Factors Affecting Attention and Its Type


In cognitive psychology, attention refers to an individual’s ability to process information in his\her environment. You are also experiencing many visuals, sounds, and sensations all around you. Cognitive psychologists are interested in understanding how a person can experience many of these sensations while remaining focused on one task at a time.

Factors Affecting Attention

In simple language, attention is determined by three factors: the stimulus, the individual, and the situation.  For convenience, we divided it into two categories to understand it in a better way.

Internal Factors

These elements encourage the individual to respond to objective factors and to engage in activities that fulfill his/her own goals, as well as those that suit his interests and attitude. It is the perceiver’s mental state.


Our basic wants and motivations drive our interest in a major part; thirst and hunger, sexual anxiety, and curiosity are only a few of the primary factors that influence our attention; for example, kids are drawn to food.


The physical state of an individual influence their mood. As a result, tiredness and discomfort, as well as fever, might make mobilizing attention more challenging. If, on the other hand, a person is in a survival state, such as thirst or hunger, stimuli associated with meeting these demands will attract more attention to resources.


Interest is the origin point of attention. We pay attention to things that attract us. We want to watch a movie or a TV series because the subject of the film or series interests us. When a topic of our interest is discussed during a gathering, it quickly draws our attention and encourages us to participate in the conversation. We pay attention to the stimuli that attract us in our daily lives.


Stronger inspiring emotions are more likely to get attention. Positive emotions aid in the concentration of attention resources, whereas negative moods make concentration difficult.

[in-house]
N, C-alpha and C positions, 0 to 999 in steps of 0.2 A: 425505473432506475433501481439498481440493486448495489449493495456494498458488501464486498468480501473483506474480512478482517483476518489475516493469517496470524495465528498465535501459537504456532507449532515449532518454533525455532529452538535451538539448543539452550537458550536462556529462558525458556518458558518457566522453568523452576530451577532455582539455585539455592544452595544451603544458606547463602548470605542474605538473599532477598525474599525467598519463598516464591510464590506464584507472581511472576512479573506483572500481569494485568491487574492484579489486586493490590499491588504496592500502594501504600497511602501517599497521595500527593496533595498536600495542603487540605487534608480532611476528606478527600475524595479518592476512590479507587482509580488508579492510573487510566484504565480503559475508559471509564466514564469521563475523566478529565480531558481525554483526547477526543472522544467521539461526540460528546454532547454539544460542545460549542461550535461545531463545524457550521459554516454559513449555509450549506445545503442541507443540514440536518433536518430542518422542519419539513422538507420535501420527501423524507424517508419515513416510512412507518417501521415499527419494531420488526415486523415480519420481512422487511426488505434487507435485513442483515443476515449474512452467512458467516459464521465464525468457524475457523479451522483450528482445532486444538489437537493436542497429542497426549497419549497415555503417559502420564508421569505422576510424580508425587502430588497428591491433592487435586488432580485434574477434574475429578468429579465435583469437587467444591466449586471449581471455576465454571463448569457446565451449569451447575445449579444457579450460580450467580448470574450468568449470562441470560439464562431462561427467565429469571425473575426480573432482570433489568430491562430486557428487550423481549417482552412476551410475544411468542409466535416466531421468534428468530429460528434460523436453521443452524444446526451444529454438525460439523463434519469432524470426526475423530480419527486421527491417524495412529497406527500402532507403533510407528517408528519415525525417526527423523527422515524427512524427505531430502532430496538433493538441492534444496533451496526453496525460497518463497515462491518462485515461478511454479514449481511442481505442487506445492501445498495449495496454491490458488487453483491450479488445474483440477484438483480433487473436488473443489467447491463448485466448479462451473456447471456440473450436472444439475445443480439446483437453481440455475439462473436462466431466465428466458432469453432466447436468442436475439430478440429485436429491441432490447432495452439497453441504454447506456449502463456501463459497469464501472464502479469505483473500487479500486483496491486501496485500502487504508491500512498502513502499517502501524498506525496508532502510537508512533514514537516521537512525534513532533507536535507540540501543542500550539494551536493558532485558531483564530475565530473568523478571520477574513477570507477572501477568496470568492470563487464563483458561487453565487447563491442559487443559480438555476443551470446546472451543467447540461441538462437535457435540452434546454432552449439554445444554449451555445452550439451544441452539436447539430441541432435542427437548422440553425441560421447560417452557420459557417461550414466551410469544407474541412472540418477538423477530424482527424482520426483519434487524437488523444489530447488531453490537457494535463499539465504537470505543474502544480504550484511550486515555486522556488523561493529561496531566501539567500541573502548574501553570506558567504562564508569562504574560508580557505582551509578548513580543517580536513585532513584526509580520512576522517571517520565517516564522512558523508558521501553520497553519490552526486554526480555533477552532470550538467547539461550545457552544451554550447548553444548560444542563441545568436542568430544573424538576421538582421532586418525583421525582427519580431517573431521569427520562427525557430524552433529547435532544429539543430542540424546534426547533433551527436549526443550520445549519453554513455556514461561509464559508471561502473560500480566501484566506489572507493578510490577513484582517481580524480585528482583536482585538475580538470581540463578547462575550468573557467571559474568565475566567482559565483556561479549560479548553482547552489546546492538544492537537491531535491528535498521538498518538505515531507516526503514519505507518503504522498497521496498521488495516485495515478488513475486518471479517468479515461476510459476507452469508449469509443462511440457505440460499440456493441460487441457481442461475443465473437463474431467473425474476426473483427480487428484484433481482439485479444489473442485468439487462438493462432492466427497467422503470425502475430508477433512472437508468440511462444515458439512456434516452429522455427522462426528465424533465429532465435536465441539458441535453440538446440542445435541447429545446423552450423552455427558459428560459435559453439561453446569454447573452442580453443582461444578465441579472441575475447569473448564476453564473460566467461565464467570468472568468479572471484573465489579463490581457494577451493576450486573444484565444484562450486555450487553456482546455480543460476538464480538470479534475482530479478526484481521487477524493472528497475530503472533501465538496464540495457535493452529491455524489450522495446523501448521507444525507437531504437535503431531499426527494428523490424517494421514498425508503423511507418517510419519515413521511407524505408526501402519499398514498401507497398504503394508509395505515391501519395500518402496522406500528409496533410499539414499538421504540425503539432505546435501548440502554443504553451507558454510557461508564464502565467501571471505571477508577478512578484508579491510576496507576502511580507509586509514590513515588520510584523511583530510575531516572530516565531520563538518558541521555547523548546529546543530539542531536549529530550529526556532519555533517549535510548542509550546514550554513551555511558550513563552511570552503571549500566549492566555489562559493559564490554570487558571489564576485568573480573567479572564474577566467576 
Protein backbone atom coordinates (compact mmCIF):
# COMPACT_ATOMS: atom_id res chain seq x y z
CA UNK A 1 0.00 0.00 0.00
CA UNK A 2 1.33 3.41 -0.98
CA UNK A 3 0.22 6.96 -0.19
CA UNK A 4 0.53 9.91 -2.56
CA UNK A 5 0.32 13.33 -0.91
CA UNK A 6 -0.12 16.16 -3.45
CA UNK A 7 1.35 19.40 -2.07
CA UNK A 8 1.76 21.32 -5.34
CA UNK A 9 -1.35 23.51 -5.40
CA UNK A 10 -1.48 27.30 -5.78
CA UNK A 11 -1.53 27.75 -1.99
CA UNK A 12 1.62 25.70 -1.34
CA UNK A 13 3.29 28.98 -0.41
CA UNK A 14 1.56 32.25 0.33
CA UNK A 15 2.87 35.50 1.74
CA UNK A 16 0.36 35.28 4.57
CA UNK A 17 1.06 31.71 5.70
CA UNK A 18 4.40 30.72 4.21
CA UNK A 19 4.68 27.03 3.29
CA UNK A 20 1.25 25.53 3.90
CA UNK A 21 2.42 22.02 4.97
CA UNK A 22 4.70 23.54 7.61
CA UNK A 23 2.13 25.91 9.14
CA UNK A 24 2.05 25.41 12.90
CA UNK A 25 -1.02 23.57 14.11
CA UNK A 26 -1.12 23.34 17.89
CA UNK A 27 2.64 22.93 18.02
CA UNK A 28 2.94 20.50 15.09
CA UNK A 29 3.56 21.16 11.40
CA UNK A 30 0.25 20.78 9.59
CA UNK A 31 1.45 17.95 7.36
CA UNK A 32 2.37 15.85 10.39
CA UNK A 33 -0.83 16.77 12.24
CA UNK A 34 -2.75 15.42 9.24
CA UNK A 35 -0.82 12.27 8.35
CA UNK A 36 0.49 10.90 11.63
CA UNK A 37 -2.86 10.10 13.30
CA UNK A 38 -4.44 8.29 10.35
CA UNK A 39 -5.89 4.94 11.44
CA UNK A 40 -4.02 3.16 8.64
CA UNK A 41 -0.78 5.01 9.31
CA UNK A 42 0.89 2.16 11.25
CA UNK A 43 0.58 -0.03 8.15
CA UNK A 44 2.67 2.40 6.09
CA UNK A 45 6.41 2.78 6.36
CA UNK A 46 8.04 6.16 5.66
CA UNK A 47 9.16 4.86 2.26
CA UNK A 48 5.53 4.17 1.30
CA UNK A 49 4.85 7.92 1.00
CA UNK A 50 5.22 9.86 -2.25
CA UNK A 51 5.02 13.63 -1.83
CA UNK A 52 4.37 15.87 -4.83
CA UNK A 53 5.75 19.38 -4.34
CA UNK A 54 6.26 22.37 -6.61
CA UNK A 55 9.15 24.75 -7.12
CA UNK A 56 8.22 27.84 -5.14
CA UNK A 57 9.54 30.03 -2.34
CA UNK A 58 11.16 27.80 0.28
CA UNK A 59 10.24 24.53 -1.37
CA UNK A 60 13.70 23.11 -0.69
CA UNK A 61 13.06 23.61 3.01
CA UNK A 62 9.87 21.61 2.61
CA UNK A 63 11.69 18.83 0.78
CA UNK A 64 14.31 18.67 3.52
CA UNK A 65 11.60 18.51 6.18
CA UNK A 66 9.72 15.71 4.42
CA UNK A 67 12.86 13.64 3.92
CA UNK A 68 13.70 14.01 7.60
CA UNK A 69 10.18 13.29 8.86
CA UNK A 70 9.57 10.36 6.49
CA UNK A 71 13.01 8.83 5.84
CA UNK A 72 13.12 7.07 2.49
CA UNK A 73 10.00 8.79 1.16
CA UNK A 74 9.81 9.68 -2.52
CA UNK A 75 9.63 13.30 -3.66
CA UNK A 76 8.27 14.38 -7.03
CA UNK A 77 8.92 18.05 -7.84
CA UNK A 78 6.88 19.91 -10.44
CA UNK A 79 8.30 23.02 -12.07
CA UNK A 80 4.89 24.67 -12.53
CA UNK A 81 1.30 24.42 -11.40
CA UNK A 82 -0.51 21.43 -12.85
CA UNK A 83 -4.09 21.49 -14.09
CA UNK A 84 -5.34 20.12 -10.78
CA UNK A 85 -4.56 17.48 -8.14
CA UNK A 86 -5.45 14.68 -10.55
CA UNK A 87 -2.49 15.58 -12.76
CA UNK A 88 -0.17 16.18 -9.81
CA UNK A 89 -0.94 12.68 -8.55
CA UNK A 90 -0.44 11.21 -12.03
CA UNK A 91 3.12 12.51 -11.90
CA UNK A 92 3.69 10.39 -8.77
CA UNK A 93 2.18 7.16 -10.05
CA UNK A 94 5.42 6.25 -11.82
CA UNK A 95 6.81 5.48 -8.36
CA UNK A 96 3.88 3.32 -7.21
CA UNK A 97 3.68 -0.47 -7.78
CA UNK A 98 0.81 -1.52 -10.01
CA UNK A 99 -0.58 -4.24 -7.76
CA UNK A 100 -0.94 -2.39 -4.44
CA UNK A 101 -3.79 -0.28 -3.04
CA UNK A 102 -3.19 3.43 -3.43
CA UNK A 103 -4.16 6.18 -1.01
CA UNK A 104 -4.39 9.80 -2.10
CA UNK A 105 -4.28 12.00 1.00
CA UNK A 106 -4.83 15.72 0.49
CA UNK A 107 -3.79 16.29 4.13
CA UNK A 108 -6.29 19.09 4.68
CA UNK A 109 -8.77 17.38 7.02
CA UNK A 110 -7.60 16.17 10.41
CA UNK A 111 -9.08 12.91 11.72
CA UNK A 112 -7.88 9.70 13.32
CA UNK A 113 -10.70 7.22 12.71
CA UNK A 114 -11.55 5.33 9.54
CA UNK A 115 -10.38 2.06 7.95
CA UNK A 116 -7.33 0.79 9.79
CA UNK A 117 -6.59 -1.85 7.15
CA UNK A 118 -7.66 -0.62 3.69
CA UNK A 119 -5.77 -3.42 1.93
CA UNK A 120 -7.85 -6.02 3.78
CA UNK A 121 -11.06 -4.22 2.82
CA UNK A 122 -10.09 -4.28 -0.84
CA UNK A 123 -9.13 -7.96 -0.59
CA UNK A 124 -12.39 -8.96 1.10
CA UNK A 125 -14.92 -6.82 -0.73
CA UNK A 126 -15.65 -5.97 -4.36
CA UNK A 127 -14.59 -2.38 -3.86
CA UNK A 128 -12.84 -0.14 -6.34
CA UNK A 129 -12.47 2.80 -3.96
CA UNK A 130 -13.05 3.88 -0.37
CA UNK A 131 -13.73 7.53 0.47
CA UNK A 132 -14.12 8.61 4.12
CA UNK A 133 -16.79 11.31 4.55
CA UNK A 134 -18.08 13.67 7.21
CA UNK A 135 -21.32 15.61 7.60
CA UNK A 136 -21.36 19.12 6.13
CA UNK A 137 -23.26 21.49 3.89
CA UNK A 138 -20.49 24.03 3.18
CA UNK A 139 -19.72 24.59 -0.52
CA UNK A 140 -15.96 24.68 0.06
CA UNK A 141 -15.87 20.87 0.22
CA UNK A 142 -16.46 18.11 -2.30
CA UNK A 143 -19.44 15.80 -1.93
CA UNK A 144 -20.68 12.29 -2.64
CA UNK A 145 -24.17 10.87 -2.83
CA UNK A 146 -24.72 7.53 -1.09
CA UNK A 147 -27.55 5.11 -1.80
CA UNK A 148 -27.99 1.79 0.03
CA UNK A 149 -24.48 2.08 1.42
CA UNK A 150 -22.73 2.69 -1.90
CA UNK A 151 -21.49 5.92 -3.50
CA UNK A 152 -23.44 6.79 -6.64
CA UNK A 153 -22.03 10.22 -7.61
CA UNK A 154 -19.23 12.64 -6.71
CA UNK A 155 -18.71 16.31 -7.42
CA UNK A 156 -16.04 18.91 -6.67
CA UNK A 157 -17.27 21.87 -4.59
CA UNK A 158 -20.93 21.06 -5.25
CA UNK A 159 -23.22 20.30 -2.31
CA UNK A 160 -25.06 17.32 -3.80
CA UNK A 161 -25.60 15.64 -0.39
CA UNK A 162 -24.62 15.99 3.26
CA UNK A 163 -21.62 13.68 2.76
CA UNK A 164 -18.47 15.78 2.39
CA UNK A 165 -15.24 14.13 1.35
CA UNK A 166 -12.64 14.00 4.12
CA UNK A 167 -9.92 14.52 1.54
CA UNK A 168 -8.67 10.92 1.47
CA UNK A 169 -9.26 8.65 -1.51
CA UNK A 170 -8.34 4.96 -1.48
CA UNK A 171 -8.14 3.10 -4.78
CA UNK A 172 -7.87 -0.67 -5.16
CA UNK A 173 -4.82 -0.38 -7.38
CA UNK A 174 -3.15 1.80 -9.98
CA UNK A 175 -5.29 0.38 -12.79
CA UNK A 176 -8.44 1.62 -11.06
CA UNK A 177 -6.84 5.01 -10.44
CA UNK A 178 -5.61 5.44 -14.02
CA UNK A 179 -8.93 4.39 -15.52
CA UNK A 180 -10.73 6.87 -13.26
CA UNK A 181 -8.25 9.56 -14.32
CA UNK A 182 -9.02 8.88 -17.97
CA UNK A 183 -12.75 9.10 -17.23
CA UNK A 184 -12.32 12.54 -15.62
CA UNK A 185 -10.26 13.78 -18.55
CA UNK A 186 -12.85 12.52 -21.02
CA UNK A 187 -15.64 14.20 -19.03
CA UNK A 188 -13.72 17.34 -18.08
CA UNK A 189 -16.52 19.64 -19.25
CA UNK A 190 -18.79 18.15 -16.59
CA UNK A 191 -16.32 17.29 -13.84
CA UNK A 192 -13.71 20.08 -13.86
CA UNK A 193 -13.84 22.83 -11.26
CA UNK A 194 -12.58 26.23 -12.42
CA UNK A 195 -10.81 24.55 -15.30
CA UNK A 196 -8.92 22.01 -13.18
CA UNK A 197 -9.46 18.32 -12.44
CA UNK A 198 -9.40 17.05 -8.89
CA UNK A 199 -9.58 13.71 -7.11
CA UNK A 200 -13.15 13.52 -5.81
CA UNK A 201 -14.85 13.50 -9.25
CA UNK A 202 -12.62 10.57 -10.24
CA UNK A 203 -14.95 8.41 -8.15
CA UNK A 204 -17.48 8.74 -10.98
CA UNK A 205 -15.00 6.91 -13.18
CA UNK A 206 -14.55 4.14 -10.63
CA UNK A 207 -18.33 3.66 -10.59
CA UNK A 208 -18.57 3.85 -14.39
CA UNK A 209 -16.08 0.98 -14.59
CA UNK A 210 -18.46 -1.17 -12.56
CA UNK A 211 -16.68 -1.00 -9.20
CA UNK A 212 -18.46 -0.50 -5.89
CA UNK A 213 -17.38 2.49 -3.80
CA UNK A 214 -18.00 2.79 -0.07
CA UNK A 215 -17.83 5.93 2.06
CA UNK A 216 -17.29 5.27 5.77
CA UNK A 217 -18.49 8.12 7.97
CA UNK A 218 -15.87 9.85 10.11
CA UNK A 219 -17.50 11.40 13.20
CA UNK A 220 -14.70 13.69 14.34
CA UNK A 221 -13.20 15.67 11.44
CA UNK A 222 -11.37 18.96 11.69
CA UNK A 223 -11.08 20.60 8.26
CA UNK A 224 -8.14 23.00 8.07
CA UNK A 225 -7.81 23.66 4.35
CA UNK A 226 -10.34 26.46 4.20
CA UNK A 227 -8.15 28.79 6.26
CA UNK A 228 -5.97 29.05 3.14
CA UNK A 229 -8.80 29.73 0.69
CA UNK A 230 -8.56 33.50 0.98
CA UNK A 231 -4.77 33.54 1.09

External Elements

External factors are related to the characteristics of stimuli.  The situations described are frequently the outcome of external circumstances or stimuli that aid in attracting our attention.

  • Intensity: The more powerful a stimulus is greater the likelihood you will focus your attention on it.
  • Size: The larger a stimulus is, the more attention resources it draws.
  • Motion: The moving stimulus draws more attention than the ones that remain static.
  • Novelty: The latest or strange stimuli grab our focus.
  • Change: If a new stimulus comes that disrupts the dynamic, our attention will be drawn to it.
  • Colour: Colourful stimuli are more attractive than black and white ones.
  • Contrast: stimuli that are contrasted against one another draw more focus.
  • Emotional Burden: Positive, as well as negative stimuli, grab our interest more than neutral stimuli.

Type of Attention

Focused Attention

A brief response to a highly specific tactile, auditory, or visual stimulus that can last as little as eight seconds. For example, a phone ringing or an unexpected event can cause someone to be focused on it for a few minutes before returning to their task or focusing on something unrelated to the phone ringing.

Sustained Attention

A level of concentration that produces consistent results for the same task over a long period of time. For example, if a person is washing dishes with sustained focus and commitment, they will perform the work until it is completed. If a person loses concentration and stops halfway through a task, they should switch to a different task.

The majority of adults and teenagers are incapable of maintaining sustained attention on a single task for more than twenty minutes and will instead choose to refocus on the task, allowing them to pay attention to things that are longer, such as movies.

Divided Attention

Do you have the ability to multitask? If you’re like most individuals, you do it on a regular basis. Perhaps you’re cleaning your house while talking on the phone with someone. Many people today can be seen on the streets texting while talking to someone. We use two-way attention when we look at two things at the same time.

There are times when divided attention is more tolerable than in other situations. Cleaning your house while on the phone, for example, may be simple if there aren’t too many things to focus on.

Texting while trying to communicate with someone in front of you, on the other hand, is far more challenging. The degree to which you are accustomed to dividing your attention and your age both affect your ability to do so.

Selective Attention

When there are a lot of stimuli (especially task-related stimuli), it’s easier to avoid irrelevant stimuli, according to research. When there are simply a few stimuli, however, the brain can perceive both irrelevant and relevant stimuli.

With practice, some people can interpret many inputs. Trained Morse-code operators, for example, have been able to replicate 100% of a message while having a meaningful conversation.

This is based on the reflexive response that arises from “overlearning” the ability of Morse-code transcription to the point where it is a self-contained function that requires no special attention.

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